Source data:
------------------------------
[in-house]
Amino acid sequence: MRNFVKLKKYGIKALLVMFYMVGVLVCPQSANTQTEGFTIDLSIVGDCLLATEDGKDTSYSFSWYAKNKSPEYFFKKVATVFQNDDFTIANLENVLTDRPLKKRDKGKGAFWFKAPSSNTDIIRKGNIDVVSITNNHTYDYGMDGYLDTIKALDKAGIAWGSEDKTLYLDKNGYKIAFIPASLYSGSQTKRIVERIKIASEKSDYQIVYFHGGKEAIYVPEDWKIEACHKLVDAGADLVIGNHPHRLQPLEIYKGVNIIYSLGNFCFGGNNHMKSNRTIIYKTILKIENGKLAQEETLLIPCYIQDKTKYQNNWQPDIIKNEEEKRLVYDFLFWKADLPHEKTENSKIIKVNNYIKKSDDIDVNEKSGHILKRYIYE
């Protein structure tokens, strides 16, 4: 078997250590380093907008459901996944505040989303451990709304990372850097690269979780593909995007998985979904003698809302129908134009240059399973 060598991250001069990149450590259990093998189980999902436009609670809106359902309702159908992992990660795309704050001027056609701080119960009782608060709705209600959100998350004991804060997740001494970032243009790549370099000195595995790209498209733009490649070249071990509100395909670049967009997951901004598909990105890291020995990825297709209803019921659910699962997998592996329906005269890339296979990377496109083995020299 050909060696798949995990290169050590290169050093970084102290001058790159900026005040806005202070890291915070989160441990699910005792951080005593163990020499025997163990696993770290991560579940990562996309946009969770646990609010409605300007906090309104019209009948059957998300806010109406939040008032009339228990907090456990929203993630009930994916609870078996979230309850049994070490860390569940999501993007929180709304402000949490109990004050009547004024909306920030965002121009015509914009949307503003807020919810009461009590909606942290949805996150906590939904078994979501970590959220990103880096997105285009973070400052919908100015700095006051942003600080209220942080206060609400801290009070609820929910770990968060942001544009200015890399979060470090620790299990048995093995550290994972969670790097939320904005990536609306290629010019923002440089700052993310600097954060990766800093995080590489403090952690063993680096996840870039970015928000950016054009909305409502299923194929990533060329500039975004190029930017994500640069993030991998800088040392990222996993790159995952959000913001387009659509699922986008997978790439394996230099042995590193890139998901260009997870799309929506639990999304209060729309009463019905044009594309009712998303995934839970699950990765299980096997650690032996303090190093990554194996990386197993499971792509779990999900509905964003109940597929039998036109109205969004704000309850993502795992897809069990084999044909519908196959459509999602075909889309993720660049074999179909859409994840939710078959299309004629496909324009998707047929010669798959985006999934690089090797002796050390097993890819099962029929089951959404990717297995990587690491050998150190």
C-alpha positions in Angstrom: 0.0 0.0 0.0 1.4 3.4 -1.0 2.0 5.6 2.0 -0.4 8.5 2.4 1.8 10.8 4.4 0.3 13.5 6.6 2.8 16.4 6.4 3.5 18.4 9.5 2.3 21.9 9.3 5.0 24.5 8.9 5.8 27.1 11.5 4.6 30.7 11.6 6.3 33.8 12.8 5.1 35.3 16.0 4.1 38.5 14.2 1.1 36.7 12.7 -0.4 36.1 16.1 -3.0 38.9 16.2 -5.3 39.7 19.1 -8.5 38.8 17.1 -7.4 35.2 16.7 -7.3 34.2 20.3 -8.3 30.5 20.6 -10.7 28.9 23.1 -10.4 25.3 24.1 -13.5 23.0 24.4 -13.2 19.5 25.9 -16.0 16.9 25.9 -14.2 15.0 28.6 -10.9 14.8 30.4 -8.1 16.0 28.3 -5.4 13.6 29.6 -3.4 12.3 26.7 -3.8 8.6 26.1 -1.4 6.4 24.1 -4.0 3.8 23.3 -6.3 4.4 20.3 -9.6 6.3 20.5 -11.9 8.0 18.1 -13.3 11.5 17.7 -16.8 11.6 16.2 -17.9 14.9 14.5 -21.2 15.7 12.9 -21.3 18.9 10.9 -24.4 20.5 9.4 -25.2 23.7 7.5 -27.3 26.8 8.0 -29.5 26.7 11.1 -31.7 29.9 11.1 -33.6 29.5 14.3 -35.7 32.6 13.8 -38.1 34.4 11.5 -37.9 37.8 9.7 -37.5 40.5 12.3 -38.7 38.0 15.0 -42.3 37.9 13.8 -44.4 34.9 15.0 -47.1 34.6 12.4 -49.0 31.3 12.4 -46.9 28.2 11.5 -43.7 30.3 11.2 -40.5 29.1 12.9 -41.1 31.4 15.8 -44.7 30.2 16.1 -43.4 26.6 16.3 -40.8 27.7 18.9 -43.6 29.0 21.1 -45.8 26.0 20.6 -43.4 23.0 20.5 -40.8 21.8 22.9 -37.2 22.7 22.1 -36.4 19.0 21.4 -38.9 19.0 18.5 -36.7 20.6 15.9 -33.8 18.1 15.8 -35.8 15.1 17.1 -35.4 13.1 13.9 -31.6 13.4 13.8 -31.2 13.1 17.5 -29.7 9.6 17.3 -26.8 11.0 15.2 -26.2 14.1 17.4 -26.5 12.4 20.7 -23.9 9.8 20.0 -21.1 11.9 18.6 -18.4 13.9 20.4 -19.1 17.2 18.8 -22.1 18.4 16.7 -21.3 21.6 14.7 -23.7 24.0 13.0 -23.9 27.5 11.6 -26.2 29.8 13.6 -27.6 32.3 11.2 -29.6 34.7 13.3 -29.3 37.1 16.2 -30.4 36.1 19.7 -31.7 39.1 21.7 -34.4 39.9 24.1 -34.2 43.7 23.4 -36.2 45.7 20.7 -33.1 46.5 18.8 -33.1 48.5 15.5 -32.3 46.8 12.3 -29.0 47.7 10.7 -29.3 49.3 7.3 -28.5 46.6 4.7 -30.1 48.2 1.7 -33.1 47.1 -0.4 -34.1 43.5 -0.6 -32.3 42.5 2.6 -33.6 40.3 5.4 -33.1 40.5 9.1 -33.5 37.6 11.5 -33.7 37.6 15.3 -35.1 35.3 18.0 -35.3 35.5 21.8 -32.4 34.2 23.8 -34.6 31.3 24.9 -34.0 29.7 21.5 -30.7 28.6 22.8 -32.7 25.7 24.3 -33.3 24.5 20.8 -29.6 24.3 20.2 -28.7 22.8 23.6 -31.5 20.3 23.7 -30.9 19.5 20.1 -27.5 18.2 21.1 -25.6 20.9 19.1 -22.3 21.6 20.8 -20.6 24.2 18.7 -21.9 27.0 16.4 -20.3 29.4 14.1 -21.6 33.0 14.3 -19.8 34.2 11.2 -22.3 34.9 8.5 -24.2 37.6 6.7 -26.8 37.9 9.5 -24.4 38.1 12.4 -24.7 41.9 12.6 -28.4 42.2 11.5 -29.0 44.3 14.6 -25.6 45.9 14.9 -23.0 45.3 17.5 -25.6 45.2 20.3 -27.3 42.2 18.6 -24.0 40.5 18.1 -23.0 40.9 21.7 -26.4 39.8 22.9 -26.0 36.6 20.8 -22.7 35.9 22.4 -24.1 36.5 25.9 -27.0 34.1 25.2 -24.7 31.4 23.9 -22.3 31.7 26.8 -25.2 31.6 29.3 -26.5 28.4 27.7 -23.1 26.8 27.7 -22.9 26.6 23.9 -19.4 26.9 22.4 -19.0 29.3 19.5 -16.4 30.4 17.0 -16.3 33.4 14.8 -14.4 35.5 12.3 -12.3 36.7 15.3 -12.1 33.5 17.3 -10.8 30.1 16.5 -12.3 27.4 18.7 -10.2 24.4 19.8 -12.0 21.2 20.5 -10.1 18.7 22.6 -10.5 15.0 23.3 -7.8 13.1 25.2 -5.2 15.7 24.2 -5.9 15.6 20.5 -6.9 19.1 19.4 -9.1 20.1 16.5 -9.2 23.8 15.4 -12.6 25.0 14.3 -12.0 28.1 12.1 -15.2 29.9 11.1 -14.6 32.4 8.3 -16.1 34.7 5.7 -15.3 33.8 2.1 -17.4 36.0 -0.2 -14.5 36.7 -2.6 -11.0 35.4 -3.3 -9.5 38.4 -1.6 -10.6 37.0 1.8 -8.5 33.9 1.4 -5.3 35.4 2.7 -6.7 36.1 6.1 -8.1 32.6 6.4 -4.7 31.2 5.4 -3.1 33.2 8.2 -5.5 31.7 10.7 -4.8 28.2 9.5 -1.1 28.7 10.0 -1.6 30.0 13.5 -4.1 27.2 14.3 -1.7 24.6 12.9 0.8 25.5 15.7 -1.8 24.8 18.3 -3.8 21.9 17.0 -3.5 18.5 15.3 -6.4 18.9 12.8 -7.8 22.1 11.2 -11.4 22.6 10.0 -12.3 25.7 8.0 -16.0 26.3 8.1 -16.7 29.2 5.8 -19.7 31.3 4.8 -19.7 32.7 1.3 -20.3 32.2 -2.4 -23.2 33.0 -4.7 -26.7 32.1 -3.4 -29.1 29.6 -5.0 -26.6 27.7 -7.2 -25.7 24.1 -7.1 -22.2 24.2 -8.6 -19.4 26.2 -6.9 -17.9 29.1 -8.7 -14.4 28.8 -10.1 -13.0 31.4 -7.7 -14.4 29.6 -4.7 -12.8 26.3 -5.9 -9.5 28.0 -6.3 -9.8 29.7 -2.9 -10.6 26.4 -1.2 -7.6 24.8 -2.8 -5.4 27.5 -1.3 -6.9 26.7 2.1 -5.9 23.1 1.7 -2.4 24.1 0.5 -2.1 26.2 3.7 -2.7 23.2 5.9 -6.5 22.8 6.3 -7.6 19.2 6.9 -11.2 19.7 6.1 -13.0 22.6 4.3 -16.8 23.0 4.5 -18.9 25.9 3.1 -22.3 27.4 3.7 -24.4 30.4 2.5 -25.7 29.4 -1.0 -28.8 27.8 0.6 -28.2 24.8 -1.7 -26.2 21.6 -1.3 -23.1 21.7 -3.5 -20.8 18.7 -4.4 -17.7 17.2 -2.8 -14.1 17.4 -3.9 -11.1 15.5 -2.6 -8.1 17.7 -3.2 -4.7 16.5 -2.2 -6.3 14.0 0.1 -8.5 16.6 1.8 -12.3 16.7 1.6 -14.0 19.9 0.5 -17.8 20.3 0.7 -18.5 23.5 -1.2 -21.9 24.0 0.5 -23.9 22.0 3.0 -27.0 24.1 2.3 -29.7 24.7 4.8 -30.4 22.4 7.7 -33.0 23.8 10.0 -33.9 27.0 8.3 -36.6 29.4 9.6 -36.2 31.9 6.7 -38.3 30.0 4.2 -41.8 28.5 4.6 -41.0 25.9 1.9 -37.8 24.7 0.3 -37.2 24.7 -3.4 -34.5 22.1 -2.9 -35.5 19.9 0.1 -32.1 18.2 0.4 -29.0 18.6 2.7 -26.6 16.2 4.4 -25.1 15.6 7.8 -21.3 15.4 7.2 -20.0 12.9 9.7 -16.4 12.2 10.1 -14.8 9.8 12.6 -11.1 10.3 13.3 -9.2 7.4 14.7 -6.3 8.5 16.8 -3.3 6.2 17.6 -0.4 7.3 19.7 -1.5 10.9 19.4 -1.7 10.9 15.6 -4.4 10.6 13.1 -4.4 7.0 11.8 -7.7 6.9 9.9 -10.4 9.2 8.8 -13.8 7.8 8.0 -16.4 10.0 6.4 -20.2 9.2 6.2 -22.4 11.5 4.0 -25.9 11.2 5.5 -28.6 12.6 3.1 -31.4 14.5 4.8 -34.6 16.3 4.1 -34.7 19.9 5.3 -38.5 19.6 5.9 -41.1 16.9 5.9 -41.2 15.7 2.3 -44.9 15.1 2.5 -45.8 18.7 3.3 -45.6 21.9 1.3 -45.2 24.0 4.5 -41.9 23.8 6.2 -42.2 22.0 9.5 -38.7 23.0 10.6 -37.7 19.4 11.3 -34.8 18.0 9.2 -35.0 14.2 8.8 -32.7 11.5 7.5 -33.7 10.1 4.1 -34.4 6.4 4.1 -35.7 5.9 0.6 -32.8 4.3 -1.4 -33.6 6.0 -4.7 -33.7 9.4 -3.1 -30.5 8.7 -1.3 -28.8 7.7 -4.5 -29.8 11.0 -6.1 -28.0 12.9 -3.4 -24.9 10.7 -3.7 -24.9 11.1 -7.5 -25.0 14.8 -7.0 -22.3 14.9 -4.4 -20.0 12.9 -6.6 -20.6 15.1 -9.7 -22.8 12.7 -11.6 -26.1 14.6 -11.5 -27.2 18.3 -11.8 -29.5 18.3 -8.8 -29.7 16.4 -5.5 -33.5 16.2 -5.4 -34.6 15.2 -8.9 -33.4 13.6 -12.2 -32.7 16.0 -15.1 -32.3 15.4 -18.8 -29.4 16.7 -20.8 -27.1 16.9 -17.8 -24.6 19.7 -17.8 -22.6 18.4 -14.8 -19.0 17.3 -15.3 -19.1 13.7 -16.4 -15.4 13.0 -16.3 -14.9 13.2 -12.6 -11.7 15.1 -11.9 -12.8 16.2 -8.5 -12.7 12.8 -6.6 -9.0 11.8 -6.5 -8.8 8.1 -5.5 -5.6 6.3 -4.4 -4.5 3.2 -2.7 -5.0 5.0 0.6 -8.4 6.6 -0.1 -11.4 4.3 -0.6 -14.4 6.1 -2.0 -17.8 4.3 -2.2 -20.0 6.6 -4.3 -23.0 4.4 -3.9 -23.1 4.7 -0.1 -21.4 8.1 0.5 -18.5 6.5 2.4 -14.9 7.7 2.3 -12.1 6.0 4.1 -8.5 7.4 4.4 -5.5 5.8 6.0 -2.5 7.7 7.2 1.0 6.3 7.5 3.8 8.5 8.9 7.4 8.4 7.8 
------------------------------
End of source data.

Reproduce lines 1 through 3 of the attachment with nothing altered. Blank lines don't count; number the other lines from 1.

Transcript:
[in-house]
Amino acid sequence: MRNFVKLKKYGIKALLVMFYMVGVLVCPQSANTQTEGFTIDLSIVGDCLLATEDGKDTSYSFSWYAKNKSPEYFFKKVATVFQNDDFTIANLENVLTDRPLKKRDKGKGAFWFKAPSSNTDIIRKGNIDVVSITNNHTYDYGMDGYLDTIKALDKAGIAWGSEDKTLYLDKNGYKIAFIPASLYSGSQTKRIVERIKIASEKSDYQIVYFHGGKEAIYVPEDWKIEACHKLVDAGADLVIGNHPHRLQPLEIYKGVNIIYSLGNFCFGGNNHMKSNRTIIYKTILKIENGKLAQEETLLIPCYIQDKTKYQNNWQPDIIKNEEEKRLVYDFLFWKADLPHEKTENSKIIKVNNYIKKSDDIDVNEKSGHILKRYIYE
């Protein structure tokens, strides 16, 4: 078997250590380093907008459901996944505040989303451990709304990372850097690269979780593909995007998985979904003698809302129908134009240059399973 060598991250001069990149450590259990093998189980999902436009609670809106359902309702159908992992990660795309704050001027056609701080119960009782608060709705209600959100998350004991804060997740001494970032243009790549370099000195595995790209498209733009490649070249071990509100395909670049967009997951901004598909990105890291020995990825297709209803019921659910699962997998592996329906005269890339296979990377496109083995020299 050909060696798949995990290169050590290169050093970084102290001058790159900026005040806005202070890291915070989160441990699910005792951080005593163990020499025997163990696993770290991560579940990562996309946009969770646990609010409605300007906090309104019209009948059957998300806010109406939040008032009339228990907090456990929203993630009930994916609870078996979230309850049994070490860390569940999501993007929180709304402000949490109990004050009547004024909306920030965002121009015509914009949307503003807020919810009461009590909606942290949805996150906590939904078994979501970590959220990103880096997105285009973070400052919908100015700095006051942003600080209220942080206060609400801290009070609820929910770990968060942001544009200015890399979060470090620790299990048995093995550290994972969670790097939320904005990536609306290629010019923002440089700052993310600097954060990766800093995080590489403090952690063993680096996840870039970015928000950016054009909305409502299923194929990533060329500039975004190029930017994500640069993030991998800088040392990222996993790159995952959000913001387009659509699922986008997978790439394996230099042995590193890139998901260009997870799309929506639990999304209060729309009463019905044009594309009712998303995934839970699950990765299980096997650690032996303090190093990554194996990386197993499971792509779990999900509905964003109940597929039998036109109205969004704000309850993502795992897809069990084999044909519908196959459509999602075909889309993720660049074999179909859409994840939710078959299309004629496909324009998707047929010669798959985006999934690089090797002796050390097993890819099962029929089951959404990717297995990587690491050998150190």